Preventing the inadvertent disclosure of privileged information in litigation is an increasing challenge. Technological advancements have ushered in varying mediums of information storage and exchange that thoroughly document privileged communications. This requires additional review resources to protect confidentiality and privilege. The consequence for litigation professionals is more privileged documents and data, residing in increasingly disparate formats and locations, with an increased risk of inadvertent disclosure. Fortunately, innovation in e-Discovery technology combined with process and workflow improvements can help you meet the challenge of protecting privilege.
Mobile devices are everywhere. Within the last decade or so, smart phones have become not only a staple in our society, but arguably a necessity. There are two major players in the smartphone game, Android and Apple. Android devices make up the majority share of the smartphone market followed by Apple. There are others out there, like Windows OS phones and Blackberry, but they make up an incredibly small amount of the total smartphones.
Forensic Tools used for mobile device collections include Cellebrite, Encase, Axiom, and Oxygen. Preserving data from a mobile device can be much different than from a computer, and forensic software and hardware companies, like Cellebrite, specialize in creating tools for mobile device forensic collections and analysis.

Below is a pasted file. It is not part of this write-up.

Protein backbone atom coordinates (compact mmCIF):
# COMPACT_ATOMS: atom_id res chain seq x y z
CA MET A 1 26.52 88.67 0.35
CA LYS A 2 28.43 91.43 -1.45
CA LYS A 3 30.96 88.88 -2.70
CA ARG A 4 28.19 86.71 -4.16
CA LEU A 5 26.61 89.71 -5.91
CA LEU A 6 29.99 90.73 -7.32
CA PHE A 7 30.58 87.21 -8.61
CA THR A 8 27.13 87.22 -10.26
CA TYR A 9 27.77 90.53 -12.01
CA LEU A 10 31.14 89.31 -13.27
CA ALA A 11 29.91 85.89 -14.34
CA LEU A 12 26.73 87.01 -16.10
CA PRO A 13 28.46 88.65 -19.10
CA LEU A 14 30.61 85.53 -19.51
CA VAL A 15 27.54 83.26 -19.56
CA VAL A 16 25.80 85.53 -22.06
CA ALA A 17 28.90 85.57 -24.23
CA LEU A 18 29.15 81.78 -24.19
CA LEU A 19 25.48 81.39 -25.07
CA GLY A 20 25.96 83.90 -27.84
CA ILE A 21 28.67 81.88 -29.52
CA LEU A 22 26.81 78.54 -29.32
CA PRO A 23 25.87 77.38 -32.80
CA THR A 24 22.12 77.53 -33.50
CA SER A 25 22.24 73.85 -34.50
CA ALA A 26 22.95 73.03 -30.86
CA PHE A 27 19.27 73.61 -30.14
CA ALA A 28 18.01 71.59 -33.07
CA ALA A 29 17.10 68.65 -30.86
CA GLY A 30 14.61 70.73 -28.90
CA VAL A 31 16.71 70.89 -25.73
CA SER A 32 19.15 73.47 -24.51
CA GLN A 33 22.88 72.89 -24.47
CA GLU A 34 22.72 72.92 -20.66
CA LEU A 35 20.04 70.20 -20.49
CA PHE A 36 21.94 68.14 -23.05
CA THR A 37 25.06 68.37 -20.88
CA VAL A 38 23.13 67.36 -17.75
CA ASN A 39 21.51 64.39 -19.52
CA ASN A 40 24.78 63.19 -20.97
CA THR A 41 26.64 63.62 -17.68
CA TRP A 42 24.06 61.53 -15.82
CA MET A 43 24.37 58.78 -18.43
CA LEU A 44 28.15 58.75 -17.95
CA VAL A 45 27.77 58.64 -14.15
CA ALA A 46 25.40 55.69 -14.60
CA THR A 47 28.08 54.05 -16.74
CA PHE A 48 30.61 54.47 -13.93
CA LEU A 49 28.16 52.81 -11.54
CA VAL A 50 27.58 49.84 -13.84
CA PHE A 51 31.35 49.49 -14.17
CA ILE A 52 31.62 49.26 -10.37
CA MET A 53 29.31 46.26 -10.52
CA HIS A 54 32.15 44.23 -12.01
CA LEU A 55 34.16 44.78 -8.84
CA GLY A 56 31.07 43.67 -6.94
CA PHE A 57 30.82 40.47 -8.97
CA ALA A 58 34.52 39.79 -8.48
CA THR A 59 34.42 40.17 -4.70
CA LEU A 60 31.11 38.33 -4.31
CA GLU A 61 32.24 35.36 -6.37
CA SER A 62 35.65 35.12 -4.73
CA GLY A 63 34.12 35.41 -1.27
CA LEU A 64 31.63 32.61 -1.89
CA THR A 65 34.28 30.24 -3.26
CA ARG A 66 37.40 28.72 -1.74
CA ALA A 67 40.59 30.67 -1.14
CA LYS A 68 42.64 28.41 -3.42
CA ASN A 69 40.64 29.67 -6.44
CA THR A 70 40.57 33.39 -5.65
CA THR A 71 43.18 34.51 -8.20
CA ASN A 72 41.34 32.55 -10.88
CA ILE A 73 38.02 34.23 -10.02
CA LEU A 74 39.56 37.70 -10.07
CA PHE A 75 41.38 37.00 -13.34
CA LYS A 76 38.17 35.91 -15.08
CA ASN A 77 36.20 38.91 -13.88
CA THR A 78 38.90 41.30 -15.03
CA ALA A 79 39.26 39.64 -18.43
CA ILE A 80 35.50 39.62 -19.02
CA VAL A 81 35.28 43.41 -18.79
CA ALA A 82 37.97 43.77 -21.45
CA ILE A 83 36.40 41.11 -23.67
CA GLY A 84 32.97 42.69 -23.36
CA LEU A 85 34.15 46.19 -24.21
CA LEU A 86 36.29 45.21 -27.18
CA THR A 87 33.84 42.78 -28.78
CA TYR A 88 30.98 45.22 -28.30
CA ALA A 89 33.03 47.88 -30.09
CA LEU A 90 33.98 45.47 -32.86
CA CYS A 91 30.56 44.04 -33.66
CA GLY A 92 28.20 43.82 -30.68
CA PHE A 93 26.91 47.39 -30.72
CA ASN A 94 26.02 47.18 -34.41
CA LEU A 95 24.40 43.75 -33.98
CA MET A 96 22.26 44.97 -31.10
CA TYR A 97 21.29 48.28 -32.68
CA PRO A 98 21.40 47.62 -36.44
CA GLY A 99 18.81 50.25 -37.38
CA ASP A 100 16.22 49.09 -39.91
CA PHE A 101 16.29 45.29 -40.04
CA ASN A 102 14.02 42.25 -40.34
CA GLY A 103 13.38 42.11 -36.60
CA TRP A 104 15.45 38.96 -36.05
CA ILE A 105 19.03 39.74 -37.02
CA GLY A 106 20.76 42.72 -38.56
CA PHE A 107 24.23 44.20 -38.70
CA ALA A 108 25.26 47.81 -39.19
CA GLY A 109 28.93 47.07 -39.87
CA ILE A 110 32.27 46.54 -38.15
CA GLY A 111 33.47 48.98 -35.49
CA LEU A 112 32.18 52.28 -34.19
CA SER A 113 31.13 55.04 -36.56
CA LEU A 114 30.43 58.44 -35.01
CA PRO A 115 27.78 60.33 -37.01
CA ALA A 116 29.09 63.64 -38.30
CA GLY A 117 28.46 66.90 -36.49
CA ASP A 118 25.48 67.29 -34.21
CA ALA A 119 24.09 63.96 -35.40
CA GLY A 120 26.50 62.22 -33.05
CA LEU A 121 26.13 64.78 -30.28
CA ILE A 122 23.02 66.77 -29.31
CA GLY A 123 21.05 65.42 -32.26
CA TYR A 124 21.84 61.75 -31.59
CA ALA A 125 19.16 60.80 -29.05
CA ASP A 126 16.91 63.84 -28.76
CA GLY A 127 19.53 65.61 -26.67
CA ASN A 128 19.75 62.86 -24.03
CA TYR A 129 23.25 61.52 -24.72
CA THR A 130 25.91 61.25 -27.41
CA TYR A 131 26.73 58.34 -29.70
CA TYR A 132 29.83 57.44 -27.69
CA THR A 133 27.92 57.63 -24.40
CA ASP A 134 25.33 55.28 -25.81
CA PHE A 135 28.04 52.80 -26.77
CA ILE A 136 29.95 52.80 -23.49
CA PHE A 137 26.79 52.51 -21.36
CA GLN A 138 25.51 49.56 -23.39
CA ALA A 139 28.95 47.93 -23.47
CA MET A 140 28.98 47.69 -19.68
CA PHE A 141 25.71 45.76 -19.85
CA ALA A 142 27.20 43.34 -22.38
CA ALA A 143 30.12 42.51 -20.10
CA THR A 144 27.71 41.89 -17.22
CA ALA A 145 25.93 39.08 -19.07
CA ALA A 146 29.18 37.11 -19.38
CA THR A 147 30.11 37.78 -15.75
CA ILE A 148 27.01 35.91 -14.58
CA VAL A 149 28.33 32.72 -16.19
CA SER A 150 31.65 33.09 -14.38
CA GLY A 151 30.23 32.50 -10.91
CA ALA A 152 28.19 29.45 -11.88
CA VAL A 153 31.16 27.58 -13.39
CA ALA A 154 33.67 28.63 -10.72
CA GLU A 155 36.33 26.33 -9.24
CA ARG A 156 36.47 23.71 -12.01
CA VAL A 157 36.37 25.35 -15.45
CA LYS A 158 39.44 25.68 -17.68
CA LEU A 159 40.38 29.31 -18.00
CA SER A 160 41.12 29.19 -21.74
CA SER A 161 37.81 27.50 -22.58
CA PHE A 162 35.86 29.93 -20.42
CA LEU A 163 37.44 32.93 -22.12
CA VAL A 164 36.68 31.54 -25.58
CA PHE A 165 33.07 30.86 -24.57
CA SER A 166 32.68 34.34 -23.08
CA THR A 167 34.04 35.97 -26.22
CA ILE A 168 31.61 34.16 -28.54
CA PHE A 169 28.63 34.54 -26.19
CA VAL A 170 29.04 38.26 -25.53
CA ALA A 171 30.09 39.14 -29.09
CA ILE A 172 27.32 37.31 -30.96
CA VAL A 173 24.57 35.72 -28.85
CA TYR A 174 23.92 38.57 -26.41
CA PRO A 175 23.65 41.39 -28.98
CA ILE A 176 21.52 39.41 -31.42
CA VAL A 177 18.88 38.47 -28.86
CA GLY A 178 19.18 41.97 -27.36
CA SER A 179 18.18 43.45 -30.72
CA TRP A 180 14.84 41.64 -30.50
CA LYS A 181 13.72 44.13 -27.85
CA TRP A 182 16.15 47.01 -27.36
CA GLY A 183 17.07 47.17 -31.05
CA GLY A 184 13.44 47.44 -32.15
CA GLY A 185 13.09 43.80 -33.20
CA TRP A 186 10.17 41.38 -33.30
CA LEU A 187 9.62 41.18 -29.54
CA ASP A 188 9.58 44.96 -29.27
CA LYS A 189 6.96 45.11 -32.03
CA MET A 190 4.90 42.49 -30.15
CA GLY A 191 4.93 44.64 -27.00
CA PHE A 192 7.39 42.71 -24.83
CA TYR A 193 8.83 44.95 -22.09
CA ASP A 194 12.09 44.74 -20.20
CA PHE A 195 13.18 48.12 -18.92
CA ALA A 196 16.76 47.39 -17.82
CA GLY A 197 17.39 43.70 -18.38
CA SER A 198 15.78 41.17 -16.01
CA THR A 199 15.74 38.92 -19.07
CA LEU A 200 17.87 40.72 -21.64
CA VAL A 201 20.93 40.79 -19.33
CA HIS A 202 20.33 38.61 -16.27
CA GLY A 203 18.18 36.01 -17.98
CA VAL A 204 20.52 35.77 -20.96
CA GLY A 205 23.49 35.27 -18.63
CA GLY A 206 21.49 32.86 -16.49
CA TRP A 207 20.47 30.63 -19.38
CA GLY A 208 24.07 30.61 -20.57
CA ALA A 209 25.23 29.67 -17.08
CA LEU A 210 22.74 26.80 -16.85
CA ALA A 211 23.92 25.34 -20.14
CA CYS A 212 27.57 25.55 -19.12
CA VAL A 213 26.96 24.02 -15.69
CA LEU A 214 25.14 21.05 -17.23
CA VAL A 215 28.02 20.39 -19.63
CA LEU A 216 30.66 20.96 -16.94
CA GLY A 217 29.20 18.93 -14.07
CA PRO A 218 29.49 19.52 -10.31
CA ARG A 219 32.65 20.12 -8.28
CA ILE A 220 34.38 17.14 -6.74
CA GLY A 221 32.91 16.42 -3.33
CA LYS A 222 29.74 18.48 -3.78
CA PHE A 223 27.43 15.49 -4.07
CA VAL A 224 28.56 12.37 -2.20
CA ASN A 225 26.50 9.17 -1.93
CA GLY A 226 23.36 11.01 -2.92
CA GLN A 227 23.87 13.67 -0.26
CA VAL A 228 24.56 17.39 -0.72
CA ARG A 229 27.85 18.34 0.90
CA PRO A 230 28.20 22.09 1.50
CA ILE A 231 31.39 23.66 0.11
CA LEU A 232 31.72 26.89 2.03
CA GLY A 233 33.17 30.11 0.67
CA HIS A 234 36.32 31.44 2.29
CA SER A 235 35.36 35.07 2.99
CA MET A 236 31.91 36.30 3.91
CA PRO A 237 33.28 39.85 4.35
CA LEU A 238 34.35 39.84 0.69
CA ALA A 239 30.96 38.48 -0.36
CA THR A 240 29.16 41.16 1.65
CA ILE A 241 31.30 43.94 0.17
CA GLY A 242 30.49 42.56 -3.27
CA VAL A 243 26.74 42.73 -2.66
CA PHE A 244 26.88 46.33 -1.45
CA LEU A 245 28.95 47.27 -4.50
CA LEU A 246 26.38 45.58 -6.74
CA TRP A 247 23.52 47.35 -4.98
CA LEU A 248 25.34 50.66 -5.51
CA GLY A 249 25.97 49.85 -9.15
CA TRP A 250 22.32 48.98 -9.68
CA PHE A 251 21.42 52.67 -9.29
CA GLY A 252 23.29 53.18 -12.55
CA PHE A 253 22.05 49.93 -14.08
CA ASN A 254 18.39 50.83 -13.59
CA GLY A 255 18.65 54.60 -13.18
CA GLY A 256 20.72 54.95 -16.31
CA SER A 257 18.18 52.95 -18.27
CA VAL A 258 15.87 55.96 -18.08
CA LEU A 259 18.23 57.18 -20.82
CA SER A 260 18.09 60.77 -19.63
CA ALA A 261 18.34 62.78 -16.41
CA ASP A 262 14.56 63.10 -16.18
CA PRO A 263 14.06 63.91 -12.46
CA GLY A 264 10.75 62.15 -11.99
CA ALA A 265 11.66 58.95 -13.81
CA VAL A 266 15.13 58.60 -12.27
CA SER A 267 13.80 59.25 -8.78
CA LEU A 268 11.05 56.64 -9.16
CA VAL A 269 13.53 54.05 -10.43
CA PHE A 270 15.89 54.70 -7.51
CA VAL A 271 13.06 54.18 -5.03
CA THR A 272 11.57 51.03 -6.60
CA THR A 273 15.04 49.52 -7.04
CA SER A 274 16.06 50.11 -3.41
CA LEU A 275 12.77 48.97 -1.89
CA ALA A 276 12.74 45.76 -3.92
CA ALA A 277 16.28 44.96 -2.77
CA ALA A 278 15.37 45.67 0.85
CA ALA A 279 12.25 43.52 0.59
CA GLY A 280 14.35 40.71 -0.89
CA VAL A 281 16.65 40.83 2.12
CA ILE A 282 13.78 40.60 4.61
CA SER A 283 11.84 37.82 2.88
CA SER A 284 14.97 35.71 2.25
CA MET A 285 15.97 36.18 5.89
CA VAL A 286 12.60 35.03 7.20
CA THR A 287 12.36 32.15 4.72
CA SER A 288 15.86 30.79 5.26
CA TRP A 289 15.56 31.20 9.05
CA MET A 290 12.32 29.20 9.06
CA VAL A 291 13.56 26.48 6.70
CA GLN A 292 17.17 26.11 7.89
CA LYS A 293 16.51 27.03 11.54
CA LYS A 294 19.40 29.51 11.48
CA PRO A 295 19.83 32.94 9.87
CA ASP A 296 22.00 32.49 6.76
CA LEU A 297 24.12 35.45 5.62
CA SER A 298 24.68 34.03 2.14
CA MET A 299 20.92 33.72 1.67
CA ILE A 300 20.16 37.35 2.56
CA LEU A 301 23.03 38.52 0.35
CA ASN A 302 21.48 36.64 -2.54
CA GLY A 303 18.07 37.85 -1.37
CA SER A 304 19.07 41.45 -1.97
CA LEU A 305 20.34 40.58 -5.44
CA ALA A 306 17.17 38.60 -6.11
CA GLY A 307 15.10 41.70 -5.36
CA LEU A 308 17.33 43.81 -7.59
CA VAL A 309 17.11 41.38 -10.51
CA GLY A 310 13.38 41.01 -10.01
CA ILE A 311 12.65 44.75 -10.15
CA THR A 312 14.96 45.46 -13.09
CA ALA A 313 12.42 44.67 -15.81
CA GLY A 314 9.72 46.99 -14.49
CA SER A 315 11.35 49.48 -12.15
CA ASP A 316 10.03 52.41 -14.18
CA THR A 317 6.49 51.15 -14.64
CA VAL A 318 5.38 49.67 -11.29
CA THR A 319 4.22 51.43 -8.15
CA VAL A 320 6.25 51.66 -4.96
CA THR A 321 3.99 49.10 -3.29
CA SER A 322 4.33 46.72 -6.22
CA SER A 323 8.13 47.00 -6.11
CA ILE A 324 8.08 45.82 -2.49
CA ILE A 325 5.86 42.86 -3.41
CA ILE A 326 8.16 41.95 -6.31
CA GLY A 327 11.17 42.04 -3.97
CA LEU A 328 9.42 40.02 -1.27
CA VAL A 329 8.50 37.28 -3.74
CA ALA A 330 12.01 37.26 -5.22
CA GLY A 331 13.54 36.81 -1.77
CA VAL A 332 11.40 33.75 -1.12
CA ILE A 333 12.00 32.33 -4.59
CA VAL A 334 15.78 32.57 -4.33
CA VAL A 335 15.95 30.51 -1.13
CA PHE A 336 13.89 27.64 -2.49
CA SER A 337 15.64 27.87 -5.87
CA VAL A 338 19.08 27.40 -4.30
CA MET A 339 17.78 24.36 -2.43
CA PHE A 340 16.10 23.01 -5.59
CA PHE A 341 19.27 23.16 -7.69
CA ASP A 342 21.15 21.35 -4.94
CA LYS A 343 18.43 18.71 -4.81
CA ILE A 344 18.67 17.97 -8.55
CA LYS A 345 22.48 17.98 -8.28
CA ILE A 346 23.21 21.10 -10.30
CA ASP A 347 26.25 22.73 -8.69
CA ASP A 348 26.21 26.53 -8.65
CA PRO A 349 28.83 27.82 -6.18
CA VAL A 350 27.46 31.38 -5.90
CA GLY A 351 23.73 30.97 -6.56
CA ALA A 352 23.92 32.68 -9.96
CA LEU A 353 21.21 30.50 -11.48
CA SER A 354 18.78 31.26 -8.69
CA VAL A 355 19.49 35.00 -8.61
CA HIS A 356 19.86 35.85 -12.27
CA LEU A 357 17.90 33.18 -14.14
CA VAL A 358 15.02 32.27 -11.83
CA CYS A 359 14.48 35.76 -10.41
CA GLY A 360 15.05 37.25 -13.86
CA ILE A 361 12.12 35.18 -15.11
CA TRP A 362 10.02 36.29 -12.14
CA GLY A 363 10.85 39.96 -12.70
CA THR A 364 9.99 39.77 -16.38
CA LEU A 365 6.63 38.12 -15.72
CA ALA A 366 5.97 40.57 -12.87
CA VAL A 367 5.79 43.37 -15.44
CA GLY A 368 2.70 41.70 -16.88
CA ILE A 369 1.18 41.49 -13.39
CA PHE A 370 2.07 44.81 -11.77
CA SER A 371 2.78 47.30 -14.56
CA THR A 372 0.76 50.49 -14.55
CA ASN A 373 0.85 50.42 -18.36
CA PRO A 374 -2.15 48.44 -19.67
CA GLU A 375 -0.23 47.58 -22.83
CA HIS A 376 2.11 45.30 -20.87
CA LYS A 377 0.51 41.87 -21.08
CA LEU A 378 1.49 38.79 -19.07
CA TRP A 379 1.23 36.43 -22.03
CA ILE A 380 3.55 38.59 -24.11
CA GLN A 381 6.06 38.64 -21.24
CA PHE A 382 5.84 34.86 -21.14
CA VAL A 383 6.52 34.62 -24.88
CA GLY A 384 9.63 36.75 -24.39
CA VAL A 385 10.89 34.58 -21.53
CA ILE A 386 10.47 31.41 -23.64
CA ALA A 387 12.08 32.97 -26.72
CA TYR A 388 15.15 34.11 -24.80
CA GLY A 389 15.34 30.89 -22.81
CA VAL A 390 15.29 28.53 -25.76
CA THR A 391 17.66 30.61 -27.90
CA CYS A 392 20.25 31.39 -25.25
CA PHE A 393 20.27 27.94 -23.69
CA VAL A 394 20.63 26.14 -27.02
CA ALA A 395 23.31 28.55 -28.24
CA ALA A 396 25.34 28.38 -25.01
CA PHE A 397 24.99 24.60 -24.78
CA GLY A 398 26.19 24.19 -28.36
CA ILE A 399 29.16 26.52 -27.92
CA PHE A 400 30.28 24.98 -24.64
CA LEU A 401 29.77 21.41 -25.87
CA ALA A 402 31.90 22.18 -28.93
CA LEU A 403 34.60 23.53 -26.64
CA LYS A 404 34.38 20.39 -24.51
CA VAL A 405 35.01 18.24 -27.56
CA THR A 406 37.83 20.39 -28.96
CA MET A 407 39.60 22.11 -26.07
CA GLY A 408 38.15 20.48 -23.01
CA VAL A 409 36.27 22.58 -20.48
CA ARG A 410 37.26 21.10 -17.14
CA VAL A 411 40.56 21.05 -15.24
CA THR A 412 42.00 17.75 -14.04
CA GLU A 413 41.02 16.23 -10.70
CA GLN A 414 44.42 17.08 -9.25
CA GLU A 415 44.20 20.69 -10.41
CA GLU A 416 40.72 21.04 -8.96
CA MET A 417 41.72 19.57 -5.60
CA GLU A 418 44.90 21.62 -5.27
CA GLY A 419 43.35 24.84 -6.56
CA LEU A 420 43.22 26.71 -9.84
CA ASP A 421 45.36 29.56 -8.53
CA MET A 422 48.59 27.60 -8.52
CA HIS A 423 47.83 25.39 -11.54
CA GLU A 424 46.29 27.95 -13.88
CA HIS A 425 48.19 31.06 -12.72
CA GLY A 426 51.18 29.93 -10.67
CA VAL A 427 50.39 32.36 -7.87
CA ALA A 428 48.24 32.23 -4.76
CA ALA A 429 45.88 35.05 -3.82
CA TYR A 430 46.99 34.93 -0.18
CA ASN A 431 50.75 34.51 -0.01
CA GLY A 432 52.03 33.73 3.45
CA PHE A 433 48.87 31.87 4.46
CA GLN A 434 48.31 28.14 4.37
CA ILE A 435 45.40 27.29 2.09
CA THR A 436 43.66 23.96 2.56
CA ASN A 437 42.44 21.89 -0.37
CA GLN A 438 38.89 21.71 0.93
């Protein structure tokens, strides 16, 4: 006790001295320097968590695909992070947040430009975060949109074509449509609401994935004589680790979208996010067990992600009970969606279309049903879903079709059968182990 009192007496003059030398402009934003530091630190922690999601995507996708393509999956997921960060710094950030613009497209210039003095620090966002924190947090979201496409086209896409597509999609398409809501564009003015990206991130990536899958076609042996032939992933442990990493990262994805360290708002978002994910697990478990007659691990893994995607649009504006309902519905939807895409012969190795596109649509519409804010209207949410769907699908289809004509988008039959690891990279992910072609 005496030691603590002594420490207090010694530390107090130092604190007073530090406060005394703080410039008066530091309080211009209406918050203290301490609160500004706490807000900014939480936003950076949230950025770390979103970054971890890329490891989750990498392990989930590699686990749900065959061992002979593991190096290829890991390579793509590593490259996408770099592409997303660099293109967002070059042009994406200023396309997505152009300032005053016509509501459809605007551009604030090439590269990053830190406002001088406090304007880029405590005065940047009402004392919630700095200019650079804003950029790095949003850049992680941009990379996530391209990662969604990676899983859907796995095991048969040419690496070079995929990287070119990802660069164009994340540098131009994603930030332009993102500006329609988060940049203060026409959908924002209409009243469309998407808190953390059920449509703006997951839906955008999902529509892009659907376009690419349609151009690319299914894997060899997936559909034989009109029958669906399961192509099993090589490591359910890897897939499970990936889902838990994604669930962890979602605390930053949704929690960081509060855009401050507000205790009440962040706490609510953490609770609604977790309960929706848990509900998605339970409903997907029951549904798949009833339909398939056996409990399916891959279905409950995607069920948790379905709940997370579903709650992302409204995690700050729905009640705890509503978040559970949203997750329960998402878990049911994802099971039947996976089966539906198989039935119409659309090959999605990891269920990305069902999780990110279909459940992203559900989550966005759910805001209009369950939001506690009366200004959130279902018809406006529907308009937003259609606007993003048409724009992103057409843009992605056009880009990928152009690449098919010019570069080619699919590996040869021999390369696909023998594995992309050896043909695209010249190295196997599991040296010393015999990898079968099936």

There are a few different types of collections you can perform on mobile devices. Physical collections are bit-by-bit preservations of mobile devices, including the unused space. Logical collections preserve the user data only and not the free space of the phone. FileSystem collections preserve just the file system, which is very similar to the Logical collection, but could possibly pull some different data. The last resort in mobile device collections would be a manual collection. This is often used when a forensic tool can’t gain access to the device due to age or operating system restrictions. A manual collection consists of going through the phone manually and literally taking pictures of each screen. Not very efficient, but it’s a last resort option.
The type of data you can pull from a mobile device can be incredibly beneficial to a case. Some of the most sought-after data sets include messages, call logs, contacts, and photos, but there are many other pieces of information that can be discovered within a smartphone, including location data, calendar events, notes, website/application credentials, and many other useful bits of data. As such, mobile device forensic collections are becoming a staple in litigation discovery. To learn more about how Lexbe can assist with your next Mobile Device Forensic Collection, contact firstname.lastname@example.org.